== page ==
The motion of objects can be observed and measured. As a basis for understanding this concept: a.
Students know the position of an object can be described by locating it in relation to another object or to the background. b.
Students know an object’s motion can be described by recording the change in position of the object over time. c.
Students know the way to change how something is moving is by giving it a push or a pull. The size of the change is related to the strength, or the amount of force, of the push or pull. d.
Students know tools and machines are used to apply pushes and pulls (forces) to make things move. e.
Students know objects fall to the ground unless something holds them up. f.
Students know magnets can be used to make some objects move without being touched. g.
Students know sound is made by vibrating objects and can be described by its pitch and volume.
Plants and animals have predictable life cycles.
As a basis for understanding this concept: a.
Students know that organisms reproduce offspring of their own kind and that the offspring resemble their parents and one another. b.
Students know the sequential stages of life cycles are different for different animals, such as butterflies, frogs, and mice. c.
Students know many characteristics of an organism are inherited from the parents.
Some characteristics are caused or influenced by the environment. d.
Students know there is variation among individuals of one kind within a population.
Students know light, gravity, touch, or environmental stress can affect the germination, growth, and development of plants. f.
Students know flowers are fruits are associated with reproduction in plants.
Earth is made of materials that have distinct properties and provide resources for human activities. As a basis for understanding this concept: a.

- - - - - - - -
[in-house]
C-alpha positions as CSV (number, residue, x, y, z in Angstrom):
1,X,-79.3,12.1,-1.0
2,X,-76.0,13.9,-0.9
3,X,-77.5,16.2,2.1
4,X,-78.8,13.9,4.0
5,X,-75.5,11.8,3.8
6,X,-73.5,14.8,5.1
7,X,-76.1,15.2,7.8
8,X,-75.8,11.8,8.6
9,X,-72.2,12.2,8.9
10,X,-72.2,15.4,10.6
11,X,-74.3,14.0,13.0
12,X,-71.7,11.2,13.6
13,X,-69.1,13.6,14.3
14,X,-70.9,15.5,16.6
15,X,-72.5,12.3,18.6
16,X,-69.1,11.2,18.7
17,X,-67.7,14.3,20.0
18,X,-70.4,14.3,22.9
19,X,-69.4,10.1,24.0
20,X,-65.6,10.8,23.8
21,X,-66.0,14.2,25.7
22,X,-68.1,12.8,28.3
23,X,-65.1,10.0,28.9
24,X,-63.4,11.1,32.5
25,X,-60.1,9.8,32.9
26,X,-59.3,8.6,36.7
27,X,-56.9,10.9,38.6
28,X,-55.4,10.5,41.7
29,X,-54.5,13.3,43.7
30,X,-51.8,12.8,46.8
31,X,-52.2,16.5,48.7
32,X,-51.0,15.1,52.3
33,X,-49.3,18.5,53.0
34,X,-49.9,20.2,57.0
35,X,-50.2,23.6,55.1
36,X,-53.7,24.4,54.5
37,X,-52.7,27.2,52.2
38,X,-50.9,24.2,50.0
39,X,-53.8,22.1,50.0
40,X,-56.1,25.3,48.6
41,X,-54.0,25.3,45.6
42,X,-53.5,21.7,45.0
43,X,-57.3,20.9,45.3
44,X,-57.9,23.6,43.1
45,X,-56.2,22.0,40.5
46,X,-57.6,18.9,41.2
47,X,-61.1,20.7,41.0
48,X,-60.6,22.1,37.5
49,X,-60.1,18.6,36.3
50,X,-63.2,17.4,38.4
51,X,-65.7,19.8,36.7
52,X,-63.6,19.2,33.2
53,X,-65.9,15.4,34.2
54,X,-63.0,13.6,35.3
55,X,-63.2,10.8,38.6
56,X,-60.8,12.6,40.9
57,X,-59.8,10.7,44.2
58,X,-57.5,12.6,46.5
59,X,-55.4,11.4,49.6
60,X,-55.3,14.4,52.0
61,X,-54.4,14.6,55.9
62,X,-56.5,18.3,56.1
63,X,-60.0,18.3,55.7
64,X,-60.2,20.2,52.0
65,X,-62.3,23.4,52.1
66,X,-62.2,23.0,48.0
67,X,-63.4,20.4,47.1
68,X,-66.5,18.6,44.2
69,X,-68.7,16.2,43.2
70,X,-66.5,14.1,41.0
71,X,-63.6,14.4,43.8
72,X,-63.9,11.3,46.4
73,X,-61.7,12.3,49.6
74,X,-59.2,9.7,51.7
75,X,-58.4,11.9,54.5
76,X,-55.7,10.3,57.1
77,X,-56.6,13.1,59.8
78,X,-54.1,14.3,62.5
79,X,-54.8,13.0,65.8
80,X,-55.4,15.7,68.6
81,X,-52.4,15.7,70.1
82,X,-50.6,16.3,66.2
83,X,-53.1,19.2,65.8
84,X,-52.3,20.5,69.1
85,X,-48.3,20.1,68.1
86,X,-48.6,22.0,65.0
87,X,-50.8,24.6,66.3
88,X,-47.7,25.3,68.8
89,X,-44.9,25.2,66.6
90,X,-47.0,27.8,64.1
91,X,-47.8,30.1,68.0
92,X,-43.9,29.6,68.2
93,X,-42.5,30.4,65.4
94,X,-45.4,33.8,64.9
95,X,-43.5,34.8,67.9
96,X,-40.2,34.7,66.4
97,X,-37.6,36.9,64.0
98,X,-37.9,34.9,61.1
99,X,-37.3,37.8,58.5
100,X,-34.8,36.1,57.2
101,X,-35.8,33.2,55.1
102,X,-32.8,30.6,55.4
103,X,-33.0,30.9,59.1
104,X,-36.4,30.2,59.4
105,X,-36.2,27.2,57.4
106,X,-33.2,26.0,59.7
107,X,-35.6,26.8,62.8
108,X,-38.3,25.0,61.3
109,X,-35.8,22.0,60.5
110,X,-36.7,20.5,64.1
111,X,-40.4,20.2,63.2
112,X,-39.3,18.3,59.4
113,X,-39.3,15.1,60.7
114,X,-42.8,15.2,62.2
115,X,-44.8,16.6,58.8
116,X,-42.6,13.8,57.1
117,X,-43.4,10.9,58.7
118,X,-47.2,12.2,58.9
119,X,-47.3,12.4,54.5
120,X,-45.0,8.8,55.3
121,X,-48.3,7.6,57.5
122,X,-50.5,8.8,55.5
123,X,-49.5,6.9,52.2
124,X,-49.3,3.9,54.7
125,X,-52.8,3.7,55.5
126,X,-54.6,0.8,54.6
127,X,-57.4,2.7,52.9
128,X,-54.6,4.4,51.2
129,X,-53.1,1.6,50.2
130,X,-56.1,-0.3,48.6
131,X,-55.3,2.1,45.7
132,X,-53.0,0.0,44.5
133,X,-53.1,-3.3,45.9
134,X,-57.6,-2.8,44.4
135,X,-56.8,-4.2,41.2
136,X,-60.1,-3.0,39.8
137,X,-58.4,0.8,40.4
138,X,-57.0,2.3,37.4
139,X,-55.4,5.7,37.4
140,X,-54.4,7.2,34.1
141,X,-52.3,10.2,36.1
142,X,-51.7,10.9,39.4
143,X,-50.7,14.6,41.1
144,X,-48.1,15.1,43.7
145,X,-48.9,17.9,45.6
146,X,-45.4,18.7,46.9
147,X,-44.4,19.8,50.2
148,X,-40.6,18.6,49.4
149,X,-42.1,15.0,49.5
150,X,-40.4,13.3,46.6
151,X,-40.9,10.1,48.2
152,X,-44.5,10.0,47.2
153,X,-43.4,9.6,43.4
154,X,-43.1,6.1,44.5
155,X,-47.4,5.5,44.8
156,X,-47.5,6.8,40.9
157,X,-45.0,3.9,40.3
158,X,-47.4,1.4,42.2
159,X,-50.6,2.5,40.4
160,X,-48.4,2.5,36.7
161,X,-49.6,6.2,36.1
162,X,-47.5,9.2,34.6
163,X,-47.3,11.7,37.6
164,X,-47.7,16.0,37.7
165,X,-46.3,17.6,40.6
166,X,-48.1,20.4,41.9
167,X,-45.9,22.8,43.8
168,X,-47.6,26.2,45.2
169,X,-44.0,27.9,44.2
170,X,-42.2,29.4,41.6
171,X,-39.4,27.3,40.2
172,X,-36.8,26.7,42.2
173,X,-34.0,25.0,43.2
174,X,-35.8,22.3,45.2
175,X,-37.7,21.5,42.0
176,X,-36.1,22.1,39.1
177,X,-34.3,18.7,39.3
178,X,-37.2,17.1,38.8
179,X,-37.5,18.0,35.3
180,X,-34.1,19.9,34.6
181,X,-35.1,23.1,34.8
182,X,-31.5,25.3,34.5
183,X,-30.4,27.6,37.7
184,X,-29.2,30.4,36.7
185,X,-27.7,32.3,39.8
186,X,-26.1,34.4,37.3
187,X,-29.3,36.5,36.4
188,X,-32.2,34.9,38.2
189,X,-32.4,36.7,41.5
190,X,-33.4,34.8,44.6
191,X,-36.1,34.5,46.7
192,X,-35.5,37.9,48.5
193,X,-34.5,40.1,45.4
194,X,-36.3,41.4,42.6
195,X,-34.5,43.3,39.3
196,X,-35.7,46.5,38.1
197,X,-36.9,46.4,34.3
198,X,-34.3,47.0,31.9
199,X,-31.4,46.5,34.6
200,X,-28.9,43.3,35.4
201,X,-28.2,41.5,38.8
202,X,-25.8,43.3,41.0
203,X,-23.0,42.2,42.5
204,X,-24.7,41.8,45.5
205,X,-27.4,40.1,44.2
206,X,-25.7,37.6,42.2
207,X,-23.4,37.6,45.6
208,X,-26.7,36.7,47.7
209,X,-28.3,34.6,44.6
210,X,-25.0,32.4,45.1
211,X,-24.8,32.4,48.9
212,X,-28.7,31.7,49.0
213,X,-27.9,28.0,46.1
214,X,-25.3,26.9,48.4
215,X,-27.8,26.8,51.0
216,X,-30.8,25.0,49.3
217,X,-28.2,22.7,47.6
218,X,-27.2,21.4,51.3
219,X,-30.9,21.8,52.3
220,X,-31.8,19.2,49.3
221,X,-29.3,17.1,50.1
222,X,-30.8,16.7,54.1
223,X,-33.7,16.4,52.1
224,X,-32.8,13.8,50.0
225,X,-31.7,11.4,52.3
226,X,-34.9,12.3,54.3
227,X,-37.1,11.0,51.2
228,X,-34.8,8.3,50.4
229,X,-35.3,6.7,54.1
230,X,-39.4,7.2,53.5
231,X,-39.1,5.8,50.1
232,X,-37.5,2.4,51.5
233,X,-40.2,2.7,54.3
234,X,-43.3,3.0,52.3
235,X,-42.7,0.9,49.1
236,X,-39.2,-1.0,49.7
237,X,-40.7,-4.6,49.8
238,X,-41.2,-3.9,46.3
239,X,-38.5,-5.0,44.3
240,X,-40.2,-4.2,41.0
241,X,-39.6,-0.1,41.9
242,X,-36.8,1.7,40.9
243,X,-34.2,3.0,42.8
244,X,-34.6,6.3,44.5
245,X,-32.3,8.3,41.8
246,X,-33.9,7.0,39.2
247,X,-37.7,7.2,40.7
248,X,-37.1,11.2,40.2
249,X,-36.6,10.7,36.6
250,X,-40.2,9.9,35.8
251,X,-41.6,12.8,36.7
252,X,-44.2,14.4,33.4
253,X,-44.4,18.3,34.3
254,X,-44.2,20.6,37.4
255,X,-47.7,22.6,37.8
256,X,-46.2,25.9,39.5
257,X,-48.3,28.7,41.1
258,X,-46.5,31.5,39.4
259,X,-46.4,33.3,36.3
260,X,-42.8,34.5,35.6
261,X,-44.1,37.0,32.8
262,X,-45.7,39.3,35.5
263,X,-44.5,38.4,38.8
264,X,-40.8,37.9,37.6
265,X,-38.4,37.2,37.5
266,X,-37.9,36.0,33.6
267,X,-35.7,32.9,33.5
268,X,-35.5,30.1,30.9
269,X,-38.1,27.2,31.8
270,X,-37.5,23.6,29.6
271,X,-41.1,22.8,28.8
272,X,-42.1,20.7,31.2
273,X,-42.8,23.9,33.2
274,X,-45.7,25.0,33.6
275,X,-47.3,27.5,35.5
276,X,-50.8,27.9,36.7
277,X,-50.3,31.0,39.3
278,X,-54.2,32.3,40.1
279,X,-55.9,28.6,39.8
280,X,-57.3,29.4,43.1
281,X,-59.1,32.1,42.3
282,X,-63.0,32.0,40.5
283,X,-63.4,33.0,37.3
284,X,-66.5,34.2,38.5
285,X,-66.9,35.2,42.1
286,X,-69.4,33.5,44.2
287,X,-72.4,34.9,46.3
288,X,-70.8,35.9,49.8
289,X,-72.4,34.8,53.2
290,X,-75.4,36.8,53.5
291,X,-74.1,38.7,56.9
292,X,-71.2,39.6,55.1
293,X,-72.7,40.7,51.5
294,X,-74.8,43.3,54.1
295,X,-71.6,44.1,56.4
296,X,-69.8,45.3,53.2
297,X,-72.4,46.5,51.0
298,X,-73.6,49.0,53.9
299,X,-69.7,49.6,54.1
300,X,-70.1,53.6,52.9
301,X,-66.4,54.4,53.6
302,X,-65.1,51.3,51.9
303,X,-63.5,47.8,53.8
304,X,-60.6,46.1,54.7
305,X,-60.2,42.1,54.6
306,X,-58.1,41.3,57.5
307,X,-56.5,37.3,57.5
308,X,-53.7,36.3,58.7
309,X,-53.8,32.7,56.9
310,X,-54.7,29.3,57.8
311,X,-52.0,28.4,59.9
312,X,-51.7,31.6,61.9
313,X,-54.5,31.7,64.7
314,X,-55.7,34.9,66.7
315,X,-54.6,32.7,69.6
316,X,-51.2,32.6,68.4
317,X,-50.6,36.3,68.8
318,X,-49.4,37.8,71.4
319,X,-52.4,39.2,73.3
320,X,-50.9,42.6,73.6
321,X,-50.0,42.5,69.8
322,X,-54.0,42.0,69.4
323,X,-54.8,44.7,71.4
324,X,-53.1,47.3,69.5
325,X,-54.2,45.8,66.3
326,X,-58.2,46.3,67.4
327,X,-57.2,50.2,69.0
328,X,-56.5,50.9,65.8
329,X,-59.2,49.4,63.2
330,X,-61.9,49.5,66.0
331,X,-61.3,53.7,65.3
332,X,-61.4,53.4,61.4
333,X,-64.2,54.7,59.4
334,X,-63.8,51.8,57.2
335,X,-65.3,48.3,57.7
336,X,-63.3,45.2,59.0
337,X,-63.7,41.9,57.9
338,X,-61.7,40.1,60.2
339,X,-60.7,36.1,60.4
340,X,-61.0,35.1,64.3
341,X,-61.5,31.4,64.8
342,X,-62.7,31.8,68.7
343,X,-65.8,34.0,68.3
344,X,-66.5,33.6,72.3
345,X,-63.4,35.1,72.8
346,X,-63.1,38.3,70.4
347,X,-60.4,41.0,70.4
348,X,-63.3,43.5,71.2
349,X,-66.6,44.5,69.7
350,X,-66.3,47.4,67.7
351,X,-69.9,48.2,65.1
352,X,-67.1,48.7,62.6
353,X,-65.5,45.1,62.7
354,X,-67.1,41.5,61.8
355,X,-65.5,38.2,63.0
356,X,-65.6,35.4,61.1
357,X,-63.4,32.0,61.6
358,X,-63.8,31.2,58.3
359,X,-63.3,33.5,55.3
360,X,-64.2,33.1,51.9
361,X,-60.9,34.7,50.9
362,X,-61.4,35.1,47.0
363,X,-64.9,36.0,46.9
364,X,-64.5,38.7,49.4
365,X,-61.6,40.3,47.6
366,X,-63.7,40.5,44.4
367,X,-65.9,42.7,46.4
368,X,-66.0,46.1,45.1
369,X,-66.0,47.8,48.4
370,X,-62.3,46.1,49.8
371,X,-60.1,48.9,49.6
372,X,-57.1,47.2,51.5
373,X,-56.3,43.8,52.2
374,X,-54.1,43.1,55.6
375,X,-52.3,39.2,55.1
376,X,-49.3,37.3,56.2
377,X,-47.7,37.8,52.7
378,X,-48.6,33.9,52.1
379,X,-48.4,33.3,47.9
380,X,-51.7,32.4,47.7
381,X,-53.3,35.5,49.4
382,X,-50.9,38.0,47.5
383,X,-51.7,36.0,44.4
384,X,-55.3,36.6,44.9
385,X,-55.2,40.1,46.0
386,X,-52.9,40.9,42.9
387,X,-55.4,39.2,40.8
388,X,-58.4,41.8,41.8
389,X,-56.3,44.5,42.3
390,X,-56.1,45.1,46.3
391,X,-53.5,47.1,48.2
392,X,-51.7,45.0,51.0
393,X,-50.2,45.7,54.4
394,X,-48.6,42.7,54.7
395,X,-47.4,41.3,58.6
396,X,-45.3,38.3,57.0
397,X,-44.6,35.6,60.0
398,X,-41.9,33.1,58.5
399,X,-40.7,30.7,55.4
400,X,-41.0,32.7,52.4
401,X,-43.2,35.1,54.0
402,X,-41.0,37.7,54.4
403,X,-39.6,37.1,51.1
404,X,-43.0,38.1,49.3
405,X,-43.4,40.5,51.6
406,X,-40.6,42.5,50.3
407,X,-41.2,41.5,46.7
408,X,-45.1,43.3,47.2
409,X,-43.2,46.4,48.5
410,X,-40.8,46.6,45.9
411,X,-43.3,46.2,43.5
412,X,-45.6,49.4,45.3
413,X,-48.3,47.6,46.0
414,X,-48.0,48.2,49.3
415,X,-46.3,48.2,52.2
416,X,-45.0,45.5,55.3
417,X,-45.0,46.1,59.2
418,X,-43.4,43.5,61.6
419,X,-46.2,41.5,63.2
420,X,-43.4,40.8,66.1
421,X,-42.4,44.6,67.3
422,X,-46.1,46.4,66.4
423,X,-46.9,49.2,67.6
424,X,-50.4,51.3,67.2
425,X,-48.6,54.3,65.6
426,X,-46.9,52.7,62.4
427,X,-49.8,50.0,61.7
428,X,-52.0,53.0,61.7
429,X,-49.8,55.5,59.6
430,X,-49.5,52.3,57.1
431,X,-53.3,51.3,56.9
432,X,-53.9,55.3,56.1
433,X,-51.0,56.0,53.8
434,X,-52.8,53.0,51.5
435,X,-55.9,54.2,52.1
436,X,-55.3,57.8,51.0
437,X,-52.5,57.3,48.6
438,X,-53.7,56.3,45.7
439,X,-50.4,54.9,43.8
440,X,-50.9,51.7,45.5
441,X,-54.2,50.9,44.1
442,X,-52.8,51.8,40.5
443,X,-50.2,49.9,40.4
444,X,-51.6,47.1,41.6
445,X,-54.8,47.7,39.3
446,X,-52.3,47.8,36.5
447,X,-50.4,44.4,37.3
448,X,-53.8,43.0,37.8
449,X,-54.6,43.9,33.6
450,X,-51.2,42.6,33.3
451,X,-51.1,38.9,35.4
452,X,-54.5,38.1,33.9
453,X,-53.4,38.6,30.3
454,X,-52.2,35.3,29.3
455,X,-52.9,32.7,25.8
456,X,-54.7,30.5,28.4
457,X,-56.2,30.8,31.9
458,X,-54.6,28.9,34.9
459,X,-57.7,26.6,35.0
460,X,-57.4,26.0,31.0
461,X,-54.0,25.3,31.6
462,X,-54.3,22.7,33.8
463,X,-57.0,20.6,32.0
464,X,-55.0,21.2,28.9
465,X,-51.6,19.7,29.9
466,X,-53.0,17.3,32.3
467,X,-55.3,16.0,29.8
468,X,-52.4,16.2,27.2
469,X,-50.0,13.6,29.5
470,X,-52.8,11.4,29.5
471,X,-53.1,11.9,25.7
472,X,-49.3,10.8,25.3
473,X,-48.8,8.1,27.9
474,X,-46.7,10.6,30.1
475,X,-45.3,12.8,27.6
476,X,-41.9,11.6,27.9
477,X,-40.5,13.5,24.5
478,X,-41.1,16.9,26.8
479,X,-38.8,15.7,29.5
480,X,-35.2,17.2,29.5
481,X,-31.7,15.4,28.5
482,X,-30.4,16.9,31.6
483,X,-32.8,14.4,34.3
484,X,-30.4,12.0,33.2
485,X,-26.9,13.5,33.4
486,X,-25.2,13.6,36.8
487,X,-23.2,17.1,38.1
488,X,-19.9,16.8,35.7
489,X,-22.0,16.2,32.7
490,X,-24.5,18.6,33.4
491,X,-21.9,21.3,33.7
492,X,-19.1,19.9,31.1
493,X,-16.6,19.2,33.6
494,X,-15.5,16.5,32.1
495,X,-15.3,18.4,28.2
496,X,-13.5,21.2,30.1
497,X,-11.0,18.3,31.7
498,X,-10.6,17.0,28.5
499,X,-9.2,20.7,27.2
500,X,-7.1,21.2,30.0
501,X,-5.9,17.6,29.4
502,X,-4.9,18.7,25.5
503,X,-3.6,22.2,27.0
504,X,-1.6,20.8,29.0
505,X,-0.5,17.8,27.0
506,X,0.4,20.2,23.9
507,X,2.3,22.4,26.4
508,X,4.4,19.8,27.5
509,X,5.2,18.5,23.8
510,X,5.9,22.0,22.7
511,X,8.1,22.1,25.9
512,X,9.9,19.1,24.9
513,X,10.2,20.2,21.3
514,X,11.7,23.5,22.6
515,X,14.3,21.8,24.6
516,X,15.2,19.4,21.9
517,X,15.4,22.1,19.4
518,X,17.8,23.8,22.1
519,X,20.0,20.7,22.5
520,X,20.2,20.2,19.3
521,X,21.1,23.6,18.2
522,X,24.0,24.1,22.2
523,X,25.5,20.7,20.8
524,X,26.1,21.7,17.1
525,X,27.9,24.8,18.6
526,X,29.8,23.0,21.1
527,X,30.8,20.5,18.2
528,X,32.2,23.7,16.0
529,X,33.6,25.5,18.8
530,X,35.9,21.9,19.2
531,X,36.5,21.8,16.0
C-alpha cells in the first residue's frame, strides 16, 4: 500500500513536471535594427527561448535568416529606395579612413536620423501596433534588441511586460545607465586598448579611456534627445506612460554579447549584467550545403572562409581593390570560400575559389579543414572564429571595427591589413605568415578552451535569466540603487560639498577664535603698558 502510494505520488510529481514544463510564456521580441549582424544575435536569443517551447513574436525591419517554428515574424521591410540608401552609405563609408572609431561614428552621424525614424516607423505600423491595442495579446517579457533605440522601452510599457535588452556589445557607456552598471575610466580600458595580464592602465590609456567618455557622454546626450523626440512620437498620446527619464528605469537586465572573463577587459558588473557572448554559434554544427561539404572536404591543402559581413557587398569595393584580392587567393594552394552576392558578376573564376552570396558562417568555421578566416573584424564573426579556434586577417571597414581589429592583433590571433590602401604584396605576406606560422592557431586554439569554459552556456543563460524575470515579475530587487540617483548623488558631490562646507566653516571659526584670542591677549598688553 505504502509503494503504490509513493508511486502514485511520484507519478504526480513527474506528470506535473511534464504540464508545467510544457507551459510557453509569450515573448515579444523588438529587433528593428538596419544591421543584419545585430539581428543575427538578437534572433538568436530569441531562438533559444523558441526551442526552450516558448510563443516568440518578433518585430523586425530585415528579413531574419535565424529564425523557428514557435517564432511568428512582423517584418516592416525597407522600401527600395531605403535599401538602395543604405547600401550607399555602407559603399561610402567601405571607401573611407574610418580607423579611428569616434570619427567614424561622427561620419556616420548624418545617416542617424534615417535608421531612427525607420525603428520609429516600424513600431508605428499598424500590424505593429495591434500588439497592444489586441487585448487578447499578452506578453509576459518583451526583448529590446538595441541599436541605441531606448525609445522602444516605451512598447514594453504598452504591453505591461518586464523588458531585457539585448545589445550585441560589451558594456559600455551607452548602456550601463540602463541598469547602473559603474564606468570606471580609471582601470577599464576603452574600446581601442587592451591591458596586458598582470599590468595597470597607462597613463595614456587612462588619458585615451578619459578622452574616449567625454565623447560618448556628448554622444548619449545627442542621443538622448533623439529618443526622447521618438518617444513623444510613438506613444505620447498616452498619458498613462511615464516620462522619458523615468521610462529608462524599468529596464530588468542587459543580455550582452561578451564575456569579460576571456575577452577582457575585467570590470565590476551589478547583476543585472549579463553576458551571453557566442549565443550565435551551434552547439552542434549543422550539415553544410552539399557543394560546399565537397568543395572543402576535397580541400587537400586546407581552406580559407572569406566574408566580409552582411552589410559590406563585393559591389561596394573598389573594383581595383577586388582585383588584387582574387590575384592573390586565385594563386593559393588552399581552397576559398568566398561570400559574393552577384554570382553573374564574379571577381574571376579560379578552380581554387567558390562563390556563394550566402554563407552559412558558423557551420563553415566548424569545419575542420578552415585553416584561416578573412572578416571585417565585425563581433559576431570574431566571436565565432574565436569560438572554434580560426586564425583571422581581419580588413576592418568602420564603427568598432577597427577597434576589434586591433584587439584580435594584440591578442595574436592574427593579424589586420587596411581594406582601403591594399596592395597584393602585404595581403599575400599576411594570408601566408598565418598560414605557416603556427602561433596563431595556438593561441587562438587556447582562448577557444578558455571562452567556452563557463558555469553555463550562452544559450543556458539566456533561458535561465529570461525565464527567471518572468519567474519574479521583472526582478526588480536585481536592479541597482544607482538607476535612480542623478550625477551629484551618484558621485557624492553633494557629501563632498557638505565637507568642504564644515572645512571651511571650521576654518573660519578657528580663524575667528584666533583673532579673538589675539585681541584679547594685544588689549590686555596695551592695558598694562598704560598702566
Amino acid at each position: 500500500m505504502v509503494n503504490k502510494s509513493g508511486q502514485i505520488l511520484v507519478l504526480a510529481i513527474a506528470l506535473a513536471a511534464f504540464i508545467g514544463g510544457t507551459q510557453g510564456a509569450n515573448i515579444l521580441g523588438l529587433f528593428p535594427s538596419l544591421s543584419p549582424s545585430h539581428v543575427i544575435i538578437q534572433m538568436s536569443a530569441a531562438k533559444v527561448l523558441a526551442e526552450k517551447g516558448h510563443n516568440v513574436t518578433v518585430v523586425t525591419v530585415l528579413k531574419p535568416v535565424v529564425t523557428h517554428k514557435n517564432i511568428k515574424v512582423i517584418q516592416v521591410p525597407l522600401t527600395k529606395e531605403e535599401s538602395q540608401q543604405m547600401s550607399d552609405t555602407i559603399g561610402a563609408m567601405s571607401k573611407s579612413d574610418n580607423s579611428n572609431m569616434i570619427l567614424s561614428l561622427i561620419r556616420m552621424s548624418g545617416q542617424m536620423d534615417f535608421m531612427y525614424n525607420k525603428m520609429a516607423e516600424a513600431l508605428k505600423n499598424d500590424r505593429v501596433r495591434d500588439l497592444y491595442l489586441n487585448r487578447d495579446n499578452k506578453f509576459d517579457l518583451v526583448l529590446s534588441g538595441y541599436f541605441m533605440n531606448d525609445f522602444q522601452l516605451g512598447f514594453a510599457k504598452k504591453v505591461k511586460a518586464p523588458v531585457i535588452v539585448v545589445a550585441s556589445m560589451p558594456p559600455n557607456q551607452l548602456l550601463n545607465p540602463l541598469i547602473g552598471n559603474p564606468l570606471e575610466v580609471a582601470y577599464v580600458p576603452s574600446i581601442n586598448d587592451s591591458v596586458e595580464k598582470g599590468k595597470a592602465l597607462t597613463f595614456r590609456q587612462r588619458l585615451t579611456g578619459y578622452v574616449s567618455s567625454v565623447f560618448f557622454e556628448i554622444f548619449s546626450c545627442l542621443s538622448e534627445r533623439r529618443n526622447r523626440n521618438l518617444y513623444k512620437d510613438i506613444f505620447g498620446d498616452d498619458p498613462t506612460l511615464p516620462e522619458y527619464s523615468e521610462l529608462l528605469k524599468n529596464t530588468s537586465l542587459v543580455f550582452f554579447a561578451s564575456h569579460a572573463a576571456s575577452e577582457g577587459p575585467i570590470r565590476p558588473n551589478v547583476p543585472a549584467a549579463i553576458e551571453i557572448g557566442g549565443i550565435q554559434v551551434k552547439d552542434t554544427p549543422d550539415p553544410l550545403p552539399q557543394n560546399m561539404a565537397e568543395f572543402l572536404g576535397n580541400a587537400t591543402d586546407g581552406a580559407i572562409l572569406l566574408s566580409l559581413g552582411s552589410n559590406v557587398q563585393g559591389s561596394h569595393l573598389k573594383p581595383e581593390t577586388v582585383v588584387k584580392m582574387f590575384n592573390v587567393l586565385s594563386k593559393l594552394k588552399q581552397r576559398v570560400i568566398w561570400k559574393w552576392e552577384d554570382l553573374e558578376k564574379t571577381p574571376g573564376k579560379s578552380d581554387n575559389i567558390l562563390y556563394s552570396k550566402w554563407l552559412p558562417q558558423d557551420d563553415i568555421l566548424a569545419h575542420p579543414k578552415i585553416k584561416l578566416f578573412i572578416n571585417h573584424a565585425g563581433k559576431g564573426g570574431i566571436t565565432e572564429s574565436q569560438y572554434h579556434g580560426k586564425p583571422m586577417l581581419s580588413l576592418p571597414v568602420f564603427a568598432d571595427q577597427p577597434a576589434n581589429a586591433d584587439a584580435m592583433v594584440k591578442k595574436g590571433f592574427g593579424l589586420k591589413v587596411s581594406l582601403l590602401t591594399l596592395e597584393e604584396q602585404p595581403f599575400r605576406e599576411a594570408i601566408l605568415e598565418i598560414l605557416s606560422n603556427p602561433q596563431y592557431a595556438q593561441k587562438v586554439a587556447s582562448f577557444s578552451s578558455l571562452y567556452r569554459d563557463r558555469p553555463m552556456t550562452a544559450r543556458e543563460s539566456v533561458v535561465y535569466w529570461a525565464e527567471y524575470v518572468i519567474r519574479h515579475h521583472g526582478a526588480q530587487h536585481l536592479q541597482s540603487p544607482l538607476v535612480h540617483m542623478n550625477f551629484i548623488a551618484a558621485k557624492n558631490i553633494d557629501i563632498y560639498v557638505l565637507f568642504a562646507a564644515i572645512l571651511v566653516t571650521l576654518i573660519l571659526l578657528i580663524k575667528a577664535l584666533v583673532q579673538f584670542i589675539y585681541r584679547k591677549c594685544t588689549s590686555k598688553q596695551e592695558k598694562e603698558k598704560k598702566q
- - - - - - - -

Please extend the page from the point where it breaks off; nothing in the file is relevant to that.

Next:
Students know how to compare the physical properties of different kinds of rocks and know that rock is composed of different combinations of minerals. b.
Students know smaller rocks come from the breakage and weathering of larger rocks. c.
Students know that soil is made partly from weathered rock and partly from organic materials and that soils differ in their color, texture, capacity to retain water, and ability to support the growth of many kinds of plants. d.
Students know that fossils provide evidence about the plants and animals that lived long ago and that scientist learn about the past history of Earth by studying fossils. e.
Students know rock, water, plants, and soil provide many resources, including food, fuel, and building materials, that humans use.
Scientific progress is made by asking meaningful questions and conducting careful investigations.
As a basis for understanding this concept and addressing the content in the other three strands, students should develop their own questions and perform investigations. Students will: a.
Make predictions based on observed patterns and not random guessing. Measure length, weight, temperature, and liquid volume with appropriate tools and express those measurements in standard metric system units. b.
Compare and sort common objects according to two or more physical attributes
(e.g., color, shape, texture, size, weight). c.
Write or draw descriptions of a sequence of steps, events, and observations. d.
Construct bar graphs to record data, using appropriately labeled axes. e.
Use magnifiers or microscopes to observe and draw descriptions of small objects or small features of objects. f.
Follow oral instructions for a scientific investigation. g. Follow oral instructions for a scientific investigation.
Science – Grade Two